College of Arts and Sciences

Department of Anthropology

Dr. Robert E. Ackerman


Ph.D., University of Pennsylvania
Professor Emeritus, Distinguished Faculty
Archaeology

Robert E. Ackerman is an archaeologist with research interest in the Arctic and Subarctic regions of North America and Asia. He earned his Ph.D. from the University of Pennsylvania (1961). Research visits have been made to Russia, Japan, Korea, and China to attend scientific conferences and to study archaeological collections from the Upper Paleolithic and Mesolithic sites. His specific research interests include the earliest evidence for the movement of hunter-gatherers into coastal and interior regions of northeast Asia and Alaska, late Pleistocene and early Holocene cultural adaptation, and further definition of the cultural phases of Arctic and subarctic prehistory.

He is co-editor (with Jim Cassidy and Irina Ponkratova) of a three volume set in the North Pacific Prehistories Series, Y. A. Gomez Coutoutly, General Editor, published by The University Book, Madrid (Vo1. 1—Pleistocene-Holocene Archaeology of Northeastern Asia (2007), Vol. 2—Maritime Adaptation and Seaside Settlement along the Pacific Coast of North America during the Pleistocene-Holocene Boundary (2008), and Vol. 3—Maritime Adaptation and Seaside Settlement in Northeast Asia during the Pleistocene-Holocene Boundary (2009)).  He is currently analyzing archaeological collections from early prehistoric sites in southwestern Alaska.

Dr. Ackerman received the Career Achievement Award from the Alaska Anthropological Association in April 1999 and the Washington State University’s Distinguished Faculty Service Award in 2002. 

 

Representative Publications

2011   (Review Article) Early prehistoric cultural connections: Siberia and beyond‑‑ John F. Hoffecker & Scott A. Elias. Human ecology of Beringia.. 2010. New York: Columbia University Press; Don E. Dumond & Richard L. Bland (ed.). Archaeology in Northeast Asia: on the pathway to Bering Strait (University of Oregon Archaeological Papers 65 2006. Eugene (OR): Museum of Natural and Cultural History & Department of Anthropology, University of Oregon.  Margarita A. Kiryak  (Dikova) trans. and edited by Richard L. Bland and Yaroslav V. Kuzmin. The Stone Age of Chukotka, and Northeastern Siberia (new materials) (British Archaeological Reports International Series 2099-2010. Oxford: Archaeopress; Antiquity vol. 85:

2011     Microblade Assemblages in Southwestern Alaska: An Early Holocene Adaptation. In, From the Yenisei to the Yukon: Interpreting Lithic Assemblage Variability in Late Pleistocene/Early Holocene Beringia, edited by T. Goebel and I. Buvit, pp. 255-269. A Peopling of the Americas Publication, Center for the Study of First Americans, Department of Anthropology, Texas A&M University, College Station, Texas.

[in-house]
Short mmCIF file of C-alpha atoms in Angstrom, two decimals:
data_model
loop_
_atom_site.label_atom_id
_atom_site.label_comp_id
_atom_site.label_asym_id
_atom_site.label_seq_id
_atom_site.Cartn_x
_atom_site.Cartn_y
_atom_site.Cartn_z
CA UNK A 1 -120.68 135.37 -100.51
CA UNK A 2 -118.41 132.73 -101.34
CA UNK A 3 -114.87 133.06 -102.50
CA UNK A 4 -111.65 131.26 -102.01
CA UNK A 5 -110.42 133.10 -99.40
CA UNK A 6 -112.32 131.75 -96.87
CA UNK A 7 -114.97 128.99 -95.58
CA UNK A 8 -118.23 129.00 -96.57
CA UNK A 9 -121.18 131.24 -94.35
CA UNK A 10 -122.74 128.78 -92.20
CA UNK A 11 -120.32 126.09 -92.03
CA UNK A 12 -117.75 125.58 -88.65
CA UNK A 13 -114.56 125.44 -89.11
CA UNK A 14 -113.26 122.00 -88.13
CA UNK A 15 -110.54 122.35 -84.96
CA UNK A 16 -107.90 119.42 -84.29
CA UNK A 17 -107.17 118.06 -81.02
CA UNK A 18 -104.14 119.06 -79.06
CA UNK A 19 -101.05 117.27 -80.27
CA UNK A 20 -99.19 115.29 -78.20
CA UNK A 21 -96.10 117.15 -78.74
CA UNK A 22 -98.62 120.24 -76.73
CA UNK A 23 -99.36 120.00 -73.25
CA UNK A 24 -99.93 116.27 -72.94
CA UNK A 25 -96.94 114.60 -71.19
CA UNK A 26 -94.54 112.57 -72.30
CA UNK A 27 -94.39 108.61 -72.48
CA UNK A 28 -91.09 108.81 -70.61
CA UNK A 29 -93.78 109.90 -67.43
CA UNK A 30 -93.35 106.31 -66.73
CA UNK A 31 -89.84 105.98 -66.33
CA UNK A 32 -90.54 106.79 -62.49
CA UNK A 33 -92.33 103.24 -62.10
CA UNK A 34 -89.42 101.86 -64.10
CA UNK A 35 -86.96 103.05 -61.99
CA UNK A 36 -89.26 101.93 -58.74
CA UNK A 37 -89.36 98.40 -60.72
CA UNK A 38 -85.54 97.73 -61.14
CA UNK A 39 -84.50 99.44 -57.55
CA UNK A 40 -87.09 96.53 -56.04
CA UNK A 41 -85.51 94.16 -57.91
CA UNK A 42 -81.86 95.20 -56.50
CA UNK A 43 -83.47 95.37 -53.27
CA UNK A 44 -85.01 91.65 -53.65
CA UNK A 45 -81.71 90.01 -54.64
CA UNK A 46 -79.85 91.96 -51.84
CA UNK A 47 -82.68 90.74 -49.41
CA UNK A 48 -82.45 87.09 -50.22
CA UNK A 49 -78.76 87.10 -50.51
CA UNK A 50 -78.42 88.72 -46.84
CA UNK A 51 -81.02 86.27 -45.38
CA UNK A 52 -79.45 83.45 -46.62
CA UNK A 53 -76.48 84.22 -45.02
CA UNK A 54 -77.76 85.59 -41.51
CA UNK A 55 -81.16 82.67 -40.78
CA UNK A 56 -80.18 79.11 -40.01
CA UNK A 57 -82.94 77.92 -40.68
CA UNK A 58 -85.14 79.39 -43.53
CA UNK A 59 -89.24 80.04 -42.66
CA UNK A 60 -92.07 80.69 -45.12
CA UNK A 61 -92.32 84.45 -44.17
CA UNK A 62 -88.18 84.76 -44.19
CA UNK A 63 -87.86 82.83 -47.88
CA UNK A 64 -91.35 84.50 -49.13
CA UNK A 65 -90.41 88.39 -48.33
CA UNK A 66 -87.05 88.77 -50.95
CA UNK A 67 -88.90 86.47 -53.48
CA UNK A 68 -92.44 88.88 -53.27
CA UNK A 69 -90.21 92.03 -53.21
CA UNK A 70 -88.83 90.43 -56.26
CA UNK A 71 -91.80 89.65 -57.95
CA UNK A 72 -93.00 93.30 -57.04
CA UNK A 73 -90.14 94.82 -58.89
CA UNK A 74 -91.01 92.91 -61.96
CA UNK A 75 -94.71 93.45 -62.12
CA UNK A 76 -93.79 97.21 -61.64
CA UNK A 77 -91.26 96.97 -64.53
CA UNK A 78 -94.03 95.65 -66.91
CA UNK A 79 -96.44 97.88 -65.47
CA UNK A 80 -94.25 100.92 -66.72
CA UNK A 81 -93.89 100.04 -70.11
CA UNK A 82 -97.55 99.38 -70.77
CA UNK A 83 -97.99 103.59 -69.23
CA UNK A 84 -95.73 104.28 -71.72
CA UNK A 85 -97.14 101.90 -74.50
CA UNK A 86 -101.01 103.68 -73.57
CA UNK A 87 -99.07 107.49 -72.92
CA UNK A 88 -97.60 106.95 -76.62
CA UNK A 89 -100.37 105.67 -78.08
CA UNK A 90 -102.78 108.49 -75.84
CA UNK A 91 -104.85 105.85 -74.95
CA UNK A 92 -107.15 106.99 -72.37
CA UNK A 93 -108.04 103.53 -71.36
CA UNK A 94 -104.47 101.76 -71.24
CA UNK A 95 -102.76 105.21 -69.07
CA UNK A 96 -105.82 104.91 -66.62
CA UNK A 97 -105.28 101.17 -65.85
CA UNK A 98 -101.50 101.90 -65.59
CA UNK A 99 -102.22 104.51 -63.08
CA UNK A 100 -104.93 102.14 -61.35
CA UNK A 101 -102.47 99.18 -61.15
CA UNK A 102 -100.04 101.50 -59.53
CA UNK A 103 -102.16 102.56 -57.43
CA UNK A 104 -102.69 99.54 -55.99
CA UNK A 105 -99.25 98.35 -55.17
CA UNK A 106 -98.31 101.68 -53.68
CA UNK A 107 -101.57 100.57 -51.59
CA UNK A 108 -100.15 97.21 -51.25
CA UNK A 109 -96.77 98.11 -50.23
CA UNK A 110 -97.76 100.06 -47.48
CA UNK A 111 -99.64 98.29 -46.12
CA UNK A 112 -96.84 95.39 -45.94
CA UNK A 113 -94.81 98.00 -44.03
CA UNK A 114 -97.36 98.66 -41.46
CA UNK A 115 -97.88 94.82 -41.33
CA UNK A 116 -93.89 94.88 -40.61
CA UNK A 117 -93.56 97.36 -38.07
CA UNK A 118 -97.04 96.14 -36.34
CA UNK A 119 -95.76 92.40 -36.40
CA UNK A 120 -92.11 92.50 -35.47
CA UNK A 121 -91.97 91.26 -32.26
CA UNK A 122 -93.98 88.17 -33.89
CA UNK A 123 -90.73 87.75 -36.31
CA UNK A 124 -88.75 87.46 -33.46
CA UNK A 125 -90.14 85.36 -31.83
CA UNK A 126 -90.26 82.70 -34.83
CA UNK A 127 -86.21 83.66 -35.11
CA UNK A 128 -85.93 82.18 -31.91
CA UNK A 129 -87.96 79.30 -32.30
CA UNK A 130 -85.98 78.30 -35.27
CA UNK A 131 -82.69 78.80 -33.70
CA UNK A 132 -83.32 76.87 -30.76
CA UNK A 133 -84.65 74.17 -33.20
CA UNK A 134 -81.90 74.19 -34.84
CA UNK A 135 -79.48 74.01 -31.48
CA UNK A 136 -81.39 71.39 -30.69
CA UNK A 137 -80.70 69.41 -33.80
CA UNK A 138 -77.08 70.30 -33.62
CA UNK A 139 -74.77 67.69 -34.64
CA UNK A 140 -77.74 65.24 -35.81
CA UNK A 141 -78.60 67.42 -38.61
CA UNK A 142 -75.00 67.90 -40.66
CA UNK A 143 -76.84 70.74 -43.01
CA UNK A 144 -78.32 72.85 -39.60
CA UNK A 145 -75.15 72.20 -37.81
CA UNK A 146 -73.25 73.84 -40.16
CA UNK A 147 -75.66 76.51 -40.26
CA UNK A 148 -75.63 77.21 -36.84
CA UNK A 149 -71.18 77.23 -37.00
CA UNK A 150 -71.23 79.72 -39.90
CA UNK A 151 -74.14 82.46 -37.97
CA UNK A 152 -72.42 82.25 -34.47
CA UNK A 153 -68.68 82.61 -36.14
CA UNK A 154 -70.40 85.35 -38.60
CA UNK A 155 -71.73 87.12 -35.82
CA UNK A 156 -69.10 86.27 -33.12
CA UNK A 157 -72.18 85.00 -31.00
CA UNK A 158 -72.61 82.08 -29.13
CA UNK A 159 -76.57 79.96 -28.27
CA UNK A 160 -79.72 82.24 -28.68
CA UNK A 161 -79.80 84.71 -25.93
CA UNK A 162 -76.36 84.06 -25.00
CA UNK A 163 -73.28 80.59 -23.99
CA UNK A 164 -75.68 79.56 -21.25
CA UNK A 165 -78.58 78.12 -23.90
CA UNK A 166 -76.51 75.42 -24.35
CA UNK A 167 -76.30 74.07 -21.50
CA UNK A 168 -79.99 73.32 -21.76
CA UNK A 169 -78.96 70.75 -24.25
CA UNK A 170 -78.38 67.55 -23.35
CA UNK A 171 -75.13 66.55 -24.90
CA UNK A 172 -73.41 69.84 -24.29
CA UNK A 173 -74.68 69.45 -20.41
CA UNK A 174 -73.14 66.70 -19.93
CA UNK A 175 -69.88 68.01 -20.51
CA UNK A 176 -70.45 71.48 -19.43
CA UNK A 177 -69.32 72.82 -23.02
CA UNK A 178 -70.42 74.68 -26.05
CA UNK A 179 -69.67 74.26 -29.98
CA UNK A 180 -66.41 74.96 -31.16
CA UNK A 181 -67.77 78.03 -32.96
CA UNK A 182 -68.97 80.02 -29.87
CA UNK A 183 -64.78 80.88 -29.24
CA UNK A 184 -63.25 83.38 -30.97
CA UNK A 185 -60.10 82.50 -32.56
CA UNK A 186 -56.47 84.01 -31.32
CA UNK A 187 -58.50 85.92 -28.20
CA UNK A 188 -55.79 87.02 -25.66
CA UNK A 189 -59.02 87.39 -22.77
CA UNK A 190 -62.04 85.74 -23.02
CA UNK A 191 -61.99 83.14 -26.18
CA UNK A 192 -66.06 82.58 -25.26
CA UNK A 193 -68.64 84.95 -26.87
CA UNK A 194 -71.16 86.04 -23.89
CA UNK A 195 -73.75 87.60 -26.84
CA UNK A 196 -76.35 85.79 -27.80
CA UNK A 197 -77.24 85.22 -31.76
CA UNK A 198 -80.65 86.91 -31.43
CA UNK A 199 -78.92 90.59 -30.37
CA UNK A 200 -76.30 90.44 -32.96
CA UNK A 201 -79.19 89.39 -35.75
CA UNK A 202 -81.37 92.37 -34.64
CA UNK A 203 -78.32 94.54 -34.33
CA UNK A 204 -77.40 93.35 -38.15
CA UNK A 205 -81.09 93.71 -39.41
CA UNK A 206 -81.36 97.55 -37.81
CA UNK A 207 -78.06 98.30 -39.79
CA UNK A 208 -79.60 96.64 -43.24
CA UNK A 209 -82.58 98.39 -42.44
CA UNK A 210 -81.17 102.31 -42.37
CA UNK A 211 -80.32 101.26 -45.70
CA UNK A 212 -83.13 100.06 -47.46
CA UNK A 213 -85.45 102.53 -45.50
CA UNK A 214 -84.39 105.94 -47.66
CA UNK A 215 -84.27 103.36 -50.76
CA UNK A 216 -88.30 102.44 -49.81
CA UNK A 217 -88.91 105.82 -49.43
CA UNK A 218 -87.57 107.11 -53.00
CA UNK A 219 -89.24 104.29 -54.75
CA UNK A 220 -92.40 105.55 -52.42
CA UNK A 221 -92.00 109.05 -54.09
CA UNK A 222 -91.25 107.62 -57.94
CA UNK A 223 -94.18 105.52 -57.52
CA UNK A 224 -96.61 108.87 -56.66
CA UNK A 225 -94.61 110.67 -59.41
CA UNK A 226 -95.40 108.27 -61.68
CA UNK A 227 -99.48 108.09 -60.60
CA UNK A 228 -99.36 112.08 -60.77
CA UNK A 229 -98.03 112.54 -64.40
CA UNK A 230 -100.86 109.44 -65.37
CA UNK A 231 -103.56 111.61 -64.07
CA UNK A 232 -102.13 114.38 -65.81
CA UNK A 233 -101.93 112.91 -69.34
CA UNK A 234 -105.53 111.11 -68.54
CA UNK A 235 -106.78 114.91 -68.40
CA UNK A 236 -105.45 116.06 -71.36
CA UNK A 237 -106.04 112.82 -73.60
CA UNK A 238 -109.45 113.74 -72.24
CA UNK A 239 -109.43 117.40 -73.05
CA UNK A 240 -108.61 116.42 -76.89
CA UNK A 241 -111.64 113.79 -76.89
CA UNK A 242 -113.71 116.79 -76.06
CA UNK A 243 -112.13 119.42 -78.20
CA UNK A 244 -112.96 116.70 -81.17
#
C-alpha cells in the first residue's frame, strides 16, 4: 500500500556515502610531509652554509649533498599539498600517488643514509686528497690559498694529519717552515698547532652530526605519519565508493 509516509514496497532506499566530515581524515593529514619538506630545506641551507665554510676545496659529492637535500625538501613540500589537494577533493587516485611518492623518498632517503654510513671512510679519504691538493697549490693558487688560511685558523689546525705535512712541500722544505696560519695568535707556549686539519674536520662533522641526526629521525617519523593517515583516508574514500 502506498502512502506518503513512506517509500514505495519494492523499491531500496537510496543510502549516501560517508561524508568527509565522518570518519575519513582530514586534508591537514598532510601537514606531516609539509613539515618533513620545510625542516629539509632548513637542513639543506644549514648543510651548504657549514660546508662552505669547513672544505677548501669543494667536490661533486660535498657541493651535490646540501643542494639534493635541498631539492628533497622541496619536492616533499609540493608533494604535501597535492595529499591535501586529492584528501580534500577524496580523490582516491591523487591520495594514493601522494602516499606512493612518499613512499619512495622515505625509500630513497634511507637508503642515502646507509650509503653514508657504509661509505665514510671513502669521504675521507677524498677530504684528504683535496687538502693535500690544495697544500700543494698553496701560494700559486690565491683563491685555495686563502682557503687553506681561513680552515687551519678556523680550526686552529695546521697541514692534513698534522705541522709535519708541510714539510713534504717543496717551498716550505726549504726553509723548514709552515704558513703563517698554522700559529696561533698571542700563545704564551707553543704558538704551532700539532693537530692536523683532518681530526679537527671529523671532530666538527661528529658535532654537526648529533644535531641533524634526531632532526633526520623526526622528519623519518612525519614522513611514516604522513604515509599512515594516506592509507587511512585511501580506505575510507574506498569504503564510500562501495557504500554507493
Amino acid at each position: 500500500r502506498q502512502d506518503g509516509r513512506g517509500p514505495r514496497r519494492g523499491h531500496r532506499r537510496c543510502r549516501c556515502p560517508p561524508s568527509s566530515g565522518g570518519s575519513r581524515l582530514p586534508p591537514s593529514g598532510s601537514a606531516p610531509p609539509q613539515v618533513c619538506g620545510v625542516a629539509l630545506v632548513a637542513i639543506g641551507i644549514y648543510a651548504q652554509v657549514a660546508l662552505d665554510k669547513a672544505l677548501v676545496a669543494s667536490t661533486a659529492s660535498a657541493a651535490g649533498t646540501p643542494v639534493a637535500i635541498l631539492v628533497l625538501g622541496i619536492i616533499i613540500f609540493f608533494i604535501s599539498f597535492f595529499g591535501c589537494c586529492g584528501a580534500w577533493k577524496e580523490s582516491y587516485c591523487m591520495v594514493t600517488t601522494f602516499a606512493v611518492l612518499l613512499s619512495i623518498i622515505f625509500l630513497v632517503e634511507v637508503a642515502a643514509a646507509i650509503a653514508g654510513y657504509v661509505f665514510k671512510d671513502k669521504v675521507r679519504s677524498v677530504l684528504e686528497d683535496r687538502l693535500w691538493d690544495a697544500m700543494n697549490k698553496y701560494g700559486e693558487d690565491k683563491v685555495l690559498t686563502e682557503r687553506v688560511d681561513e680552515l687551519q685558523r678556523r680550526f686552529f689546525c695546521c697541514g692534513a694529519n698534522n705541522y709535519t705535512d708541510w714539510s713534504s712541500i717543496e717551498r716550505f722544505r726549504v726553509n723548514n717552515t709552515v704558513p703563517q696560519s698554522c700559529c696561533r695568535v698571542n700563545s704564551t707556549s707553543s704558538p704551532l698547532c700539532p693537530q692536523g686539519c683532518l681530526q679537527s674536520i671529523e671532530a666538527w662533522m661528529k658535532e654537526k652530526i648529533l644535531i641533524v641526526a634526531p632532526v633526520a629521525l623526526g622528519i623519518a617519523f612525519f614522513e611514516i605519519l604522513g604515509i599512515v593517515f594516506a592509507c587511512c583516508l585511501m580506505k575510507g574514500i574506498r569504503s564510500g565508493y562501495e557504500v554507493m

2009     Endacott, Neal and Robert E. Ackerman, Bird and Fish Remains from Lime Hills Cave, S. W. Alaska.  Current Research in the Pleistocene 26: 52-5

2009     Security Cove and the Northern Archaic Tradition Revisited.  Arctic Anthropology 45(2):146-168.

2009    Technology of Ivory Carving.  In, Ancient Ivories from the Bering Strait,  Princeton Museum Exhibition Catalogue.

2008     Continental Shelves, Sea Levels and Early Maritime Adaptations in the North Pacific In, Maritime Adaptation and Seaside Settlement along the Pacific Coast of North America during the Pleistocene – Holocene Boundary, edited by J. Cassidy, R. E. Ackerman and I. Ponkratova, pp. 237-276 North Pacific Prehistory, vol. 2, Y. A. Gomez Coutouly, General Editor, The University Book, Madrid

2008     The Late Holocene Adaptation in Southwestern Alaska.  In, Papers in Honor of William Bates Workman. Alaskan Journal of Anthropology 6(1&2):83-92.

2007     The Microblade Complexes of Alaska and the Yukon:  Early Interior and Coastal Adaptations. In, Origin and Spread of Microblade Technology in Northern Asia and North America, edited by Y. V. Kuzmin, S. G. Keates and C. Shen, pp. 147-170.  Archaeology Press, Publication No. 34, Department of Archaeology, Simon Fraser University, Burnaby.

1998    Early Maritime Traditions in the Bering, Chukchi and East Siberian Seas. Arctic Anthropology 35:247-262.

1997    (with D. Georgina, J. Mastrogiuseppe and A. Ruter). The Archaeology of Lime Hills Cave, Southwestern Alaska: A Multidisciplinary Approach. In Program and Abstracts of Beringian Paleoenvironments Workshop. Florissant, Colorado, September 20-23.

1996    Early Maritime Culture Complexes of the Northern Northwest Coast. In Early Human Occupation in British Columbia, edited by R. L. Carlson and L. D. Bona, pp. 123-132. University of British Columbia Press, Vancouver.

1996    Ground Hog Bay 2. In American Beginnings: Prehistory and Paleoecology of Berengia, edited by F. H. West, pp. 424-430. University of Chicago Press, Chicago.

1996    Kuskokswim Drainage (Introduction, Spein Mountain, Nukluk Mountain, Ilnuk Site, Lime Hills Cave 1). In American Beginnings: Prehistory and Paleoecology of Berengia, edited by F. H. West, Chapter 10, pp. 451-477.

1996    Bluefish Caves. In American Beginnings: Prehistory and Paleoecology of Berengia, edited by F. H. West, pp. 511-513. University of Chicago Press, Chicago.

Current Students

Elizabeth Horton, Ph.D.

College Hall 314
509.335.4426

rackerma@mail.wsu.edu

 

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Department of Anthropology, PO Box 644910, Washington State University, Pullman WA 99164-4910, 509-335-3441, Contact Us